Do you love to travel but want to avoid the expenses that go along with the typical tourism-style family vacation? Now that summer is here and the kids are out of school, a lot of families want to go on vacation. Some choose to spend their vacation time close to home, while others prefer the adventure and excitement of going somewhere new. If you do want to travel somewhere new, it doesn’t have to mean that you spend a fortune and come home feeling stressed about how to pay off the credit card bills from your trip.
Destinations Less Visited
There are lots of ways to travel without spending a lot of money. You just have to think outside the glossy tourism brochures and websites and be flexible in terms of where you go and what you do. If you go to the same place that everyone else goes, at the time of year that’s most popular to go there, it’s likely to be crowded and expensive. But if you’re willing to go at non-peak times, or go somewhere that isn’t a resort or a common vacation destination, you could have an awesome trip for a lot less money.
You can also be creative with lodging. Camping is a time-tested solution (although parents might want to save a little space in the car to stash an air mattress, since the ground gets a little harder each night you sleep on it. Kids seem to be immune to noticing this.), but if roughing-it isn’t your idea of a good time, you can also find creative ways to get yourself a bed and bathroom while on vacation. Put the word out to your friends and family that you’re interested in traveling, and see if anyone wants to swap houses for a week. You might find that your friend from college who lives in California wants to take a vacation to the east coast where you live – a little strategic planning on both family’s parts and you can all have a great vacation without paying for a hotel. You could also volunteer to be a traveling house-sitter for families who are going to be away from their homes. This would require some flexibility in terms of scheduling, since you’d have to plan your trip to coincide with theirs. But with friends and family, it’s probably a plausible solution, since everyone has a vested interest in having it work out well.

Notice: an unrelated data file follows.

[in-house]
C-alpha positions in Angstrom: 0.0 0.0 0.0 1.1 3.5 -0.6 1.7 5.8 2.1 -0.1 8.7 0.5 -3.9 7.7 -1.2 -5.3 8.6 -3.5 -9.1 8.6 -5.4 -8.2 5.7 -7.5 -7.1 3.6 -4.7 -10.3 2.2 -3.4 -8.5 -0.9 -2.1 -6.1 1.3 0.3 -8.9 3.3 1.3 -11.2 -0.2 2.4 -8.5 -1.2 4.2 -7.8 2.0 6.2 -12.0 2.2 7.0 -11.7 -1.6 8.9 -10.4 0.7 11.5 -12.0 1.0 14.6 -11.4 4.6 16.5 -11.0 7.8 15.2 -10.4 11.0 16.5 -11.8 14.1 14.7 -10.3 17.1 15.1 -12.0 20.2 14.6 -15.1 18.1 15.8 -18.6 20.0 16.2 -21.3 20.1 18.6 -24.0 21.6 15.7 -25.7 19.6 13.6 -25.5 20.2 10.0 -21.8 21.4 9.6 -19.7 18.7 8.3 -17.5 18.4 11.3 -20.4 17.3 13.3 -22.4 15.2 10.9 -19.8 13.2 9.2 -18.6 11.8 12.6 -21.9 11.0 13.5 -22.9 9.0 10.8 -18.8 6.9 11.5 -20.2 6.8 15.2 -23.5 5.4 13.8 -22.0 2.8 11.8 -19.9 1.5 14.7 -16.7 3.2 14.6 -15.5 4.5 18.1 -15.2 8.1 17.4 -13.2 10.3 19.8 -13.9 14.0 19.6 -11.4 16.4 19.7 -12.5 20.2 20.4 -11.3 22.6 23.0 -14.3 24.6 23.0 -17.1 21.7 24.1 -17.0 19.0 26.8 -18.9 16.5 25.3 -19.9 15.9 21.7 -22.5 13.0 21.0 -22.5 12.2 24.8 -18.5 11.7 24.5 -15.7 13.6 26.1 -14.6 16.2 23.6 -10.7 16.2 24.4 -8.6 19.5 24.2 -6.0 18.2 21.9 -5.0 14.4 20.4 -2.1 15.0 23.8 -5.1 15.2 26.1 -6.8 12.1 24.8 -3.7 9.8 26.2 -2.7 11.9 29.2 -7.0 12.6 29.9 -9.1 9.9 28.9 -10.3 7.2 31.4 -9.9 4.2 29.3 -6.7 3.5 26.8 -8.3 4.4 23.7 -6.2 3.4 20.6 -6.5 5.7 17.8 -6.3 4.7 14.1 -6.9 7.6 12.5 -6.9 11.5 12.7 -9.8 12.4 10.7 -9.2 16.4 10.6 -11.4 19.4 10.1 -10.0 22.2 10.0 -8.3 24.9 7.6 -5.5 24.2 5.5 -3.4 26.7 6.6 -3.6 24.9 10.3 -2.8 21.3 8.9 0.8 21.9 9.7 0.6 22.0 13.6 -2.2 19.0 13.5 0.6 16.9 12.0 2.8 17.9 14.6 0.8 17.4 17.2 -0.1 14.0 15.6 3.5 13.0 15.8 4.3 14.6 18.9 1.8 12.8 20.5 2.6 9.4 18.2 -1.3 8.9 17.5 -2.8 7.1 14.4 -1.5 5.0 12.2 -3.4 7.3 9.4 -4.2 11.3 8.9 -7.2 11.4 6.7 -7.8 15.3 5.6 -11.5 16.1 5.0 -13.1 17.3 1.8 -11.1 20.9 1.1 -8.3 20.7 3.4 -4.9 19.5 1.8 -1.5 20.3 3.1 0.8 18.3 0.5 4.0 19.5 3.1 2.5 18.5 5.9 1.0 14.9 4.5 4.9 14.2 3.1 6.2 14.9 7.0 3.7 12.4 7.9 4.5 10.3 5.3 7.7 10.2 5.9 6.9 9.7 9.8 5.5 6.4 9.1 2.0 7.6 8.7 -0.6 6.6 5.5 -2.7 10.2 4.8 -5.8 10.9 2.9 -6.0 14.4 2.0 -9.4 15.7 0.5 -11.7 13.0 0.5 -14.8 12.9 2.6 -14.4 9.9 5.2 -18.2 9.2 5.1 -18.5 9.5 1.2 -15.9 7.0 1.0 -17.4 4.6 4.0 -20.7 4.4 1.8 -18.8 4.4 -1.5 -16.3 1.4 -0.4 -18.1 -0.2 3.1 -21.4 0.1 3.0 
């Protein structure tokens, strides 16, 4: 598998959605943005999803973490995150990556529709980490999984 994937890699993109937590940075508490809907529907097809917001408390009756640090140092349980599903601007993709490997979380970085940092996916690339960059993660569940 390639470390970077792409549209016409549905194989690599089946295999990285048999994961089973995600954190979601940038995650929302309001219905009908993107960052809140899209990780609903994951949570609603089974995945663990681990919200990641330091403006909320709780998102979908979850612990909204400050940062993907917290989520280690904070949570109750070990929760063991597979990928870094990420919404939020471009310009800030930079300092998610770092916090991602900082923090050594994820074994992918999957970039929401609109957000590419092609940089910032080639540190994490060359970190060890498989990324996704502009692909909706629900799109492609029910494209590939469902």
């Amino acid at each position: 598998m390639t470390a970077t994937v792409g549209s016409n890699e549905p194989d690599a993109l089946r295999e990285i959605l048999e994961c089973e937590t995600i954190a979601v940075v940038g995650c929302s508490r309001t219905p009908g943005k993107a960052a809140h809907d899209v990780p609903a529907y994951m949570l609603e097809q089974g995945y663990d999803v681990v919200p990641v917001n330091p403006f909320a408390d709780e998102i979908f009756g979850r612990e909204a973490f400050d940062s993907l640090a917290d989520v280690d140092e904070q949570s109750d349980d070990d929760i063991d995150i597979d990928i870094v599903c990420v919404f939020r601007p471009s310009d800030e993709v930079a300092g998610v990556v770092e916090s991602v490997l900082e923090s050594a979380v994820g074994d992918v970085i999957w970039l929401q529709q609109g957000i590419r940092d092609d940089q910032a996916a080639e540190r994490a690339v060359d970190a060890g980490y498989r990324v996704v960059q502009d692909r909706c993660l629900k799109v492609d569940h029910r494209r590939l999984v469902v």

Don’t be a Packrat
When you head out on your family vacation, pack light! The less stuff you have to haul around with you, the happier you’ll all be. Set out the things you want to take with you, and then put half of it back. You’ll thank yourself later when you’re carting your luggage through the airport or trying to load it all back into your car at the end of your trip. If you can get by with just one small backpack for each person, you’ll be more mobile the whole time you’re on vacation. Less stuff to haul around means more opportunities for spontaneous adventures during your trip, and it also leaves you open to catching a different flight at the airport if that’s offered as an option. If you’ve already checked a bunch of bags and then the airline offers vouchers to people who are willing to be bumped to a later flight, you don’t really have the option of taking their offer. But you can if you’re just traveling with carry-on baggage and a spirit of adventure.
Take the Passenger Seat
Once you get to your destination, consider getting a bus or light-rail pass instead of renting a car. Unless there are a lot of people in your group, you’ll probably find that it’s less expensive and also less stressful. A lot of cities offer daily or weekly bus, subway, and light rail passes for a fraction of the cost of a car rental. You’ll also get to ride around and actually take in the sights without worrying about getting lost or getting a parking ticket or a door ding in an unfamiliar city. The tip about packing light will come in very handy if you opt for public transportation instead of renting a car. One backpack per person is pretty easy to maneuver on the light rail. A huge rolling suitcase probably wouldn’t be such a good idea though.
Stretch Your Legs
Walking is also a great way to take in the sights in a new area – and it will burn off a lot of the calories that are inevitably consumed on vacation. Again, the lighter you pack, the easier it will be to check out a new city on foot.
Everyone likes a change of pace now and then, but you might have been conditioned to think that a vacation needs to be fancy and flashy and involve high-priced entertainment like amusement parks or skiing or swimming with dolphins. Sure, you might want to do some of those things every once in a while, but don’t limit all your vacations to just the ideas you see on the travel websites. Especially if you’re traveling with children, simple might be better. If you watch the crowds leaving high-priced amusement parks at the end of a summer day, you’re likely to see more than a few melt-downs in progress. Maybe the day would be better spent going for a long walk (with a stroller or backpack in case little ones get tired) along a river, taking breaks to sit in the shade and eat a picnic lunch or throw pebbles in the water. If that seems overly-simplistic, remind yourself of how exhausted people look when they’re leaving those high-priced tourist traps. Overly-simplistic might be just what you and your kids need. Remember, you want to feel refreshed after your vacation – not worn out and depleted.